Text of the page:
• 15. a Measured on a 5-point scale from -2 (very unacceptable) to +2 (very acceptable) with 0 as a neutral point b Significantly different between native and non-native species (Mann-Whitney U-Tests, p<.001) Acceptabilitya No actionb Population controlb Lethal controlb 1. Management actions for urban wildlife in backyard (individual level) Native Non-native Lethal control was not accepted while doing nothing and population control was accepted. However: significant differences between native and non-native species.
  • 16. Acceptabilitya a Measured on a 5-point scale from -2 (very unacceptable) to +2 (very acceptable) with 0 as a neutral point b Significantly different across between native and non-native species (Mann-Whitney-U-tests, p<.001) No actionb Population controlb Eradicationb Native Non-native 1. Management actions for urban plants in backyard (individual level) Doing nothing and population control was accepted. However, eradication of native plants was not accepted while it was accepted for non-native plant species. Significant differences between native and non-native species.
  • 17. Acceptabilitya a Measured on a 5-point scale from -2 (very unacceptable) to +2 (very acceptable) with 0 as a neutral point b Significantly different between woodlands with native and non-native species (Mann-Whitney U-tests, p<.001) No actionb Maintain specific areasb Radical transformationb Native Non-native 1. Management actions for urban woodlands close-by (landscape scale) Doing nothing and maintaining areas was accepted while radical transformation not. However, significant differences between native and non-native species.
  • 18. • Emotions, beliefs and anthropomorphism were strong significant predictors for the support of severe management actions on the species level. Beliefs were strongest predictors for non-native species. • In detail: negative emotions towards and beliefs about species as well as low anthropomorphism supported extreme management such as of lethal control or eradication of species (native and non-native). 2. Drivers for acceptability of lethal control (wildlife) and eradication (plants)
  • 19. • On a landscape scale (woodlands), these concepts were, however, less strong predictors. • Mixed results were found for beliefs and emotions and anthropomorphism was no strong predictor on a landscape scale. 2. …. and for the transformation of woodlands
  • 21. Conclusions ● Severe management actions (lethal control, eradication and complete transformation) were overall not accepted; however, more accepted for non-native compared to native species (individual and landscape scale). ● While beliefs, emotions and anthropomorphism have predictive potential for the acceptability of management actions on a species level, other factors might be more important on a landscape scale. ● Crucial to understand what people think and feel when the aim is to gain public support for management actions of native and non-native species in urban areas. For the management of non-native species particularly important: beliefs.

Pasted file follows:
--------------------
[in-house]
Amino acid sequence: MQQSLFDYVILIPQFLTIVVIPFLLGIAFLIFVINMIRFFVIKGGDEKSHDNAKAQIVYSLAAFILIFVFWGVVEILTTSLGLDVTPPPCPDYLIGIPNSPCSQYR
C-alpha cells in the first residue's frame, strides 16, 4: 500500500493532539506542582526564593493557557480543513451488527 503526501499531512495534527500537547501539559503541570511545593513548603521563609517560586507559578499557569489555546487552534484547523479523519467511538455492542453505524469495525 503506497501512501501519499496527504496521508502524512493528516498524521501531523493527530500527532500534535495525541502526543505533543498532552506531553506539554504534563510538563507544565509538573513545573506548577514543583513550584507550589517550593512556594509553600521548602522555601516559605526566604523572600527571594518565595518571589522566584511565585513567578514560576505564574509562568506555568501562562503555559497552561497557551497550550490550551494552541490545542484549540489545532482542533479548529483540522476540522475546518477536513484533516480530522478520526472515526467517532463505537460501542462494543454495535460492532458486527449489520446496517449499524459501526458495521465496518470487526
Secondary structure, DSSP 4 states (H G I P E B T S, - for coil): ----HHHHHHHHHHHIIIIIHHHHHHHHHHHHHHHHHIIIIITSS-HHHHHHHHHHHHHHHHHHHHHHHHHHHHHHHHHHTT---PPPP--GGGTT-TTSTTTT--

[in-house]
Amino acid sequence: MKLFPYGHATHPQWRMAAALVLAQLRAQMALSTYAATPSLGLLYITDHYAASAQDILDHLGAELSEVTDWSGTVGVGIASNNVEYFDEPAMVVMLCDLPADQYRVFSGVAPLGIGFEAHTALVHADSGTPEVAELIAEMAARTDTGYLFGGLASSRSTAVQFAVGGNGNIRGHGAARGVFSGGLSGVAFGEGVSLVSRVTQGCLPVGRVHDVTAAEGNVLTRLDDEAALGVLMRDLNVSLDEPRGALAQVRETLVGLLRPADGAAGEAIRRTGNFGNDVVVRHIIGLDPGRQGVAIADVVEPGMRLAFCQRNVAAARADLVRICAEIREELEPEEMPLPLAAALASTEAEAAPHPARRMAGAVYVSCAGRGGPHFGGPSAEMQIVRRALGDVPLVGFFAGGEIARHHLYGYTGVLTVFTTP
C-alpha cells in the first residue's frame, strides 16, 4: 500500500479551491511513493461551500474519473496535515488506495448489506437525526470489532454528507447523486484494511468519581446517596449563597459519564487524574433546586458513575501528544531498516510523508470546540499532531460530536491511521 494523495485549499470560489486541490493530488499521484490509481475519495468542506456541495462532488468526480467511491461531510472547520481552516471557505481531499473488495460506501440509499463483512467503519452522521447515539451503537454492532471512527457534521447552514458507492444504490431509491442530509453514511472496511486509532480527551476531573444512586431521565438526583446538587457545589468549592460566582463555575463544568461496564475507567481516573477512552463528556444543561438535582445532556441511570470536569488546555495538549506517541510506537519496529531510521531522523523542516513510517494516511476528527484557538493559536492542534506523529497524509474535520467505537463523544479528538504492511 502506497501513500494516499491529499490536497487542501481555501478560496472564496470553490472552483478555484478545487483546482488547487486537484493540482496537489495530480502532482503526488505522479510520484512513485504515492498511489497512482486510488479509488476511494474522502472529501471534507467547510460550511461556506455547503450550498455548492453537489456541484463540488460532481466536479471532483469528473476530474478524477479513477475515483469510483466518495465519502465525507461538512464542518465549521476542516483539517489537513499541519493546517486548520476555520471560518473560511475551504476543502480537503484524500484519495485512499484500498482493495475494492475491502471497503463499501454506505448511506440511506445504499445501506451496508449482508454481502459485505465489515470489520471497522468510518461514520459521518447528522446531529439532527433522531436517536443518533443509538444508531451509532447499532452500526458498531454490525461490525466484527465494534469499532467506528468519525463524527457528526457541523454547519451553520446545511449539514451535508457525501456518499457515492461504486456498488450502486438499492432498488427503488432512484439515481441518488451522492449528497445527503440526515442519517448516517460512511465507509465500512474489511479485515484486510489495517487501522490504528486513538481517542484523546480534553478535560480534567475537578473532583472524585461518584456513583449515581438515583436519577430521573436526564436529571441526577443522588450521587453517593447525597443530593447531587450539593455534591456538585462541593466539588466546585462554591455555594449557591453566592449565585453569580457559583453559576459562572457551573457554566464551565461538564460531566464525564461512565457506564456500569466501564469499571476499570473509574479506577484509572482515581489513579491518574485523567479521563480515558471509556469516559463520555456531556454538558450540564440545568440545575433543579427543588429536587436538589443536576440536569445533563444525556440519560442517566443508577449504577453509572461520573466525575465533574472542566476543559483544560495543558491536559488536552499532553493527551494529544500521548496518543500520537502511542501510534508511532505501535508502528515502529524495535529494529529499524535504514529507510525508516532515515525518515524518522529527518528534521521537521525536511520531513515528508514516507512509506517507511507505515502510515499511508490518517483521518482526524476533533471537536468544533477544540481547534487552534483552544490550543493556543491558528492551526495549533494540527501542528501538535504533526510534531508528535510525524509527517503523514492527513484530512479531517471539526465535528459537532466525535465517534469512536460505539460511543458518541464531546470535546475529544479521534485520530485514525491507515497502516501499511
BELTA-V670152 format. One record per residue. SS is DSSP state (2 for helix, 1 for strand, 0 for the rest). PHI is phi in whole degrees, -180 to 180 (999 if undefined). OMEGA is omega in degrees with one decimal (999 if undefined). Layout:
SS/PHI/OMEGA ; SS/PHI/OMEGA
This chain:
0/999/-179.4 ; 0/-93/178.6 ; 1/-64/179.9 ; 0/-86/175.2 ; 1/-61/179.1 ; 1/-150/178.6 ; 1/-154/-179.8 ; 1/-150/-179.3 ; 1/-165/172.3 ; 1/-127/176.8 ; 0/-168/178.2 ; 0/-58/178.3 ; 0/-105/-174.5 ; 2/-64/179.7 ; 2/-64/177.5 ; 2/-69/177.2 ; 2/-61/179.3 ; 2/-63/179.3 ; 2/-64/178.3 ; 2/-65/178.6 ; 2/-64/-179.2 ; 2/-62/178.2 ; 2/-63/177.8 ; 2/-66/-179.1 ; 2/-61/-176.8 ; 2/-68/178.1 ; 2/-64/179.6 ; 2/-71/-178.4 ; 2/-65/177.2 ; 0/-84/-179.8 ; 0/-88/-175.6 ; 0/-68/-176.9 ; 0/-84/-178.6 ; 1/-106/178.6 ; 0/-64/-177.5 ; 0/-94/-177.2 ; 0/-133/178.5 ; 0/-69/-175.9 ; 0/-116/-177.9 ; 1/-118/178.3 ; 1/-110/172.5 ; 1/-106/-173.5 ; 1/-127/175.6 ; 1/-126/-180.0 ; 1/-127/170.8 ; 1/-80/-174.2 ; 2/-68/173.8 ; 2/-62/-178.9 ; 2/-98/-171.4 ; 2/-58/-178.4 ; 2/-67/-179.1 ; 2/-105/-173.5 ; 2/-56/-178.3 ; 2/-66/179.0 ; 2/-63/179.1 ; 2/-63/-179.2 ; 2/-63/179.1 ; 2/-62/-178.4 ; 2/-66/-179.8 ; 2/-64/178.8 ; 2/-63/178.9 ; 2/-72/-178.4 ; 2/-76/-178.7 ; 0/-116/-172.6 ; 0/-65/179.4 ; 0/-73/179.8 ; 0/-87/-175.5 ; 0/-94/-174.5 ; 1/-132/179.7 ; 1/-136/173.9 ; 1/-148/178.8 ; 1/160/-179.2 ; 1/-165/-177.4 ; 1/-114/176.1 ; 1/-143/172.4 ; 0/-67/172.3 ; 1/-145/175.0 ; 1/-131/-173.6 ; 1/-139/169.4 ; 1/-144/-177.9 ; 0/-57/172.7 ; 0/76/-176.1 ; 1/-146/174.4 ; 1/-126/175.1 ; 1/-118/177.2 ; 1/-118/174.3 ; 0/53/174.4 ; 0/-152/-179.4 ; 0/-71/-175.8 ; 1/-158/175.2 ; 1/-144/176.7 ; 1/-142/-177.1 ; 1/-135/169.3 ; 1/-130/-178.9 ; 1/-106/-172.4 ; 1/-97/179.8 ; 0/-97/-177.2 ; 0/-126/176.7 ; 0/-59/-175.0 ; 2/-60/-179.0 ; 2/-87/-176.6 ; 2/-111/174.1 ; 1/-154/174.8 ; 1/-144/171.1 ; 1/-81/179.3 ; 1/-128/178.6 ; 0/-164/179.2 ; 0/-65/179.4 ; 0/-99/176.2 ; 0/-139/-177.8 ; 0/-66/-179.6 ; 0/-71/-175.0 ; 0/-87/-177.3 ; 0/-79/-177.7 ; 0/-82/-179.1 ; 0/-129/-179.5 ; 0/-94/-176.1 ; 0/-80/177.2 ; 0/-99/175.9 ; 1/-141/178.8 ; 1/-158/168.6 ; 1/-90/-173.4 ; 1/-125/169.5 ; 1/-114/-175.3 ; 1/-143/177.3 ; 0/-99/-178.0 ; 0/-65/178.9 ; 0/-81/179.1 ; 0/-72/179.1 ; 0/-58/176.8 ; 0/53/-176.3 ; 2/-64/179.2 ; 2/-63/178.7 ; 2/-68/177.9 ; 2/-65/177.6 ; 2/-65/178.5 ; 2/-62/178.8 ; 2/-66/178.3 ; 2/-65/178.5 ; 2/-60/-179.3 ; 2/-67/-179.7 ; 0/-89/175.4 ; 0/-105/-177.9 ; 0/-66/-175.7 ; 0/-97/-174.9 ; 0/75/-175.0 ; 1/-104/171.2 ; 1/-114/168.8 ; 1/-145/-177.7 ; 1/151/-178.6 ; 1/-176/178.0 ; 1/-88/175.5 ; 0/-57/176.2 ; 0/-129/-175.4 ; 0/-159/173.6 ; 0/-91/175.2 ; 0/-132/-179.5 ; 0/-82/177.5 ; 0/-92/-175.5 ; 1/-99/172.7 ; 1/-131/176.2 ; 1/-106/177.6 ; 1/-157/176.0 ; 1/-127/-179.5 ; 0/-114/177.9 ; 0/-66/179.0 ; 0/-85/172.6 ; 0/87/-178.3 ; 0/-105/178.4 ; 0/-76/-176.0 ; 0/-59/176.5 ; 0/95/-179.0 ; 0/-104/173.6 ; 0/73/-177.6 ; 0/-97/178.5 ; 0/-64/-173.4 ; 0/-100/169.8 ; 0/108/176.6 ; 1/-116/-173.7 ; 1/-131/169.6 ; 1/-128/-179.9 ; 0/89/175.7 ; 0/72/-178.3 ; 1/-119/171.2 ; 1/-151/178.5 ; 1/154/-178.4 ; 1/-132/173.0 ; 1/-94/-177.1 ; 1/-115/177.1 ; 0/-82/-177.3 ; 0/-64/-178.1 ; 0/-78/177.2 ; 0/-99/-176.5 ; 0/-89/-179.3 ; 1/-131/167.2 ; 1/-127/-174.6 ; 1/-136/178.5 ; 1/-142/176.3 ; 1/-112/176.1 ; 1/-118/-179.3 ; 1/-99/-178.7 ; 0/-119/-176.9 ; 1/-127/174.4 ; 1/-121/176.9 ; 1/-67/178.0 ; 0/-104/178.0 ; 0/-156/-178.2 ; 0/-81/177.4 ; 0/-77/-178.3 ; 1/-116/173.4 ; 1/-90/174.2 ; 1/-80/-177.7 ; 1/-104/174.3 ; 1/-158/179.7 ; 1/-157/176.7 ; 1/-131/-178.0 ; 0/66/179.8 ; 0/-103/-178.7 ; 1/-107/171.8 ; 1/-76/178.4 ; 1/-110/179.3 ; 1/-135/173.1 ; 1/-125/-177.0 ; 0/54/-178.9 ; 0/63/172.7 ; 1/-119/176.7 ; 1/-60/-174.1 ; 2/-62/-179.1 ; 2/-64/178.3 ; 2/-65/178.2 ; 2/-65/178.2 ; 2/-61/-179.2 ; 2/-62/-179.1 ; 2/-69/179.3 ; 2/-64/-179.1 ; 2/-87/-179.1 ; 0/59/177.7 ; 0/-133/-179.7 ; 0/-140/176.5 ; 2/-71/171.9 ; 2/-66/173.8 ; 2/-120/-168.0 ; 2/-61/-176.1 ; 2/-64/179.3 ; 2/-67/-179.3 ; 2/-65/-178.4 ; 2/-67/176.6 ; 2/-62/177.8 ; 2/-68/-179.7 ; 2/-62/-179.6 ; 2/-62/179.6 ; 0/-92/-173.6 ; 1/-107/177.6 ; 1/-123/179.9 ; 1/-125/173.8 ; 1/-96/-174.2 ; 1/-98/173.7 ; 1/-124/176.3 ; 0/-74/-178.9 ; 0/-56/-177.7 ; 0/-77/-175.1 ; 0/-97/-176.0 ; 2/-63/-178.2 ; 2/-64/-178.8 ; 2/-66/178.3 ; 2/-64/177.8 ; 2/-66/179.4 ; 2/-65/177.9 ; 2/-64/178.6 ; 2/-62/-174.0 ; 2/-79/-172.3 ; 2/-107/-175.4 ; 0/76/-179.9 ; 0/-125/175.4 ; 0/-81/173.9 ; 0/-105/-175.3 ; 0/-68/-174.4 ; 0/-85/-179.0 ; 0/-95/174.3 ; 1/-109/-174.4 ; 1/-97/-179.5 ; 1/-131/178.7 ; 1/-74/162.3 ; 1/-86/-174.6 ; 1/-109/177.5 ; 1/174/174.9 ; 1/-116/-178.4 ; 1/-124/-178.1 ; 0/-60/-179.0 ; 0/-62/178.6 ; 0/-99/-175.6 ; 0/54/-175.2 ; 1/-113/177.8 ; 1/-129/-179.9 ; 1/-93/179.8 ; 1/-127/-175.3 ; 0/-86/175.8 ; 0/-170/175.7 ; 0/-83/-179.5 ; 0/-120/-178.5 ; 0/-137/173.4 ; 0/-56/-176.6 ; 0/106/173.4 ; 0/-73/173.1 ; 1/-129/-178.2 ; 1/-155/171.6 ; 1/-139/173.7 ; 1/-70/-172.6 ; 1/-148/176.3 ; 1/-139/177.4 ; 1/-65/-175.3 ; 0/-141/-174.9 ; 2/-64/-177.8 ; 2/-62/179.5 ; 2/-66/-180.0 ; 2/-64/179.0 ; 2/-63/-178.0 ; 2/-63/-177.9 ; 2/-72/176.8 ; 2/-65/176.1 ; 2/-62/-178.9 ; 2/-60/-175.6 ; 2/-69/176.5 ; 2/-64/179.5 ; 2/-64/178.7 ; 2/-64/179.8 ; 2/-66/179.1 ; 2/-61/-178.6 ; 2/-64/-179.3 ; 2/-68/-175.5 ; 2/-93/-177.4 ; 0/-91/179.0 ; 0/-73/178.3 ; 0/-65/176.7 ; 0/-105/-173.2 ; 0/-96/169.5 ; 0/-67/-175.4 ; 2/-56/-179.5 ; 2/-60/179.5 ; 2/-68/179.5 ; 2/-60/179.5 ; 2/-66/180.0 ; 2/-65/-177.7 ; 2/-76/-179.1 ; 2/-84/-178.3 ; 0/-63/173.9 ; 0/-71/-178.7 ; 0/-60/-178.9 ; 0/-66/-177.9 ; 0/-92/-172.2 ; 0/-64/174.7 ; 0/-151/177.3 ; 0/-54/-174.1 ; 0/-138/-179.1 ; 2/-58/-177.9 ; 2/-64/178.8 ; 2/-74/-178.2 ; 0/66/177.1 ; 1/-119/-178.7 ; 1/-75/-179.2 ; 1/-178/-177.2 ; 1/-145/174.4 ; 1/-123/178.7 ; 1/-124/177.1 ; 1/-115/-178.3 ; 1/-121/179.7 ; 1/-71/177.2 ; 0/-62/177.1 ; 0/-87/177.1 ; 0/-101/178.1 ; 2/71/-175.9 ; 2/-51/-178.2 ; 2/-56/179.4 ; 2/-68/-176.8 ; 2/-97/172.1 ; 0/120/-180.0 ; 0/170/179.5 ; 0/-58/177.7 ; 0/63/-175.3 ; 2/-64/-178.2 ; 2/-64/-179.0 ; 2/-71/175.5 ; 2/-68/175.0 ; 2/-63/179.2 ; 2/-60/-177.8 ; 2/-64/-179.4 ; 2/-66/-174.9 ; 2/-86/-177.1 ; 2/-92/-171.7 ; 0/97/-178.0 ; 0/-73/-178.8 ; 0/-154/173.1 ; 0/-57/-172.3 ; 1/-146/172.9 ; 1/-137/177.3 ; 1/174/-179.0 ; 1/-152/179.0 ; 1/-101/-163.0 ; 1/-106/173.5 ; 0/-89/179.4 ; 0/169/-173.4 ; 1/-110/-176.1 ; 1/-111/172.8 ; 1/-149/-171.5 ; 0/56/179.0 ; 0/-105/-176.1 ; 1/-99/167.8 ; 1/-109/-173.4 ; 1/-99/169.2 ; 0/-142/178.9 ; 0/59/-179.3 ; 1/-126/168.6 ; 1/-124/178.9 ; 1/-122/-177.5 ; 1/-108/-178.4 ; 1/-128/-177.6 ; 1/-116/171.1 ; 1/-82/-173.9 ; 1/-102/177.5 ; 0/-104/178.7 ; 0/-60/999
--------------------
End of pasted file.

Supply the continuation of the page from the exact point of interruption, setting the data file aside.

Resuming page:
• 22. Thank you! … for your attention. Citizens who took part in the survey Contact: tanja.straka@tu-berlin.de OR StadtNatur.TU.Berlin@gmail.com
  • 23. References Amt für Statistik Berlin-Brandenburg, 2019. Statistisches Jahrbuch 2019: Berlin, 1st ed. Berliner Wissenschafts-Verlag, Berlin, 600 Seiten. Bremner, Alison; Park, Kirsty (2007): Public attitudes to the management of invasive non-native species in Scotland. In: Biological Conservation 139 (3-4), S. 306–314. Fischer, L., Kowarik, I., Botzat, A., Honold, J., Haase, D., Kabisch, N., 2015. Green Surge: Interaction of biological and cultural diversity of urban green spaces. Internal project report on the assessment of BCD in European city regions. Jacobs, M. H., Vaske, J. J., Dubois, S., Fehres, P., 2014. More than fear: role of emotions in acceptability of lethal control of wolves. Eur J Wildl Res 60: 589-598 Kowarik, I., 1992. Das Besondere der städtischen Flora und Vegetation. Deutscher Rat für Landespflege (61), 33–47. Kowarik, I. 2008. On the role of alien species in urban flora and vegetation. In Urban ecology (pp. 321-338). Springer, Boston, MA. Manfredo, M. J., Urquiza-Haas, E. G., Don Carlos, A. W., Bruskotter, J. T., Dietsch, A. M. (2020). How anthropomorphism is changing the social context of modern wildlife conservation. Biological Conservation 241: 1-9 Manfredo, M. J., 2008. Who cares about wildlife? : social science concepts for exploring human-wildlife relationships and conservation issues. New York: Spinger Teel, T. L. & Manfredo, M. J., 2010. Understanding the Diversity of Public Interests in Wildlife Conservation. Conservation Biology, 24(1), pp. 128-139. Shackleton, R. T. et al., 2018. Explaining peole's perceptions of invasive alien species: A conceptual framework. Journal of Environmental Management, pp. 1-17. Straka, T. M., Miller, K. K. & Jacobs, M. H., 2019. Understanding the acceptability of wolf management actions: roles of cognition and emotion. Human DImensions of Wildlife, 24 October, pp. 1-14. van Eeden, L. M. et al., 2020. Diverse punlic perceptions of species' status and management align with conflicting conservations frameworks. Biological Conservation 242, pp. 1-6.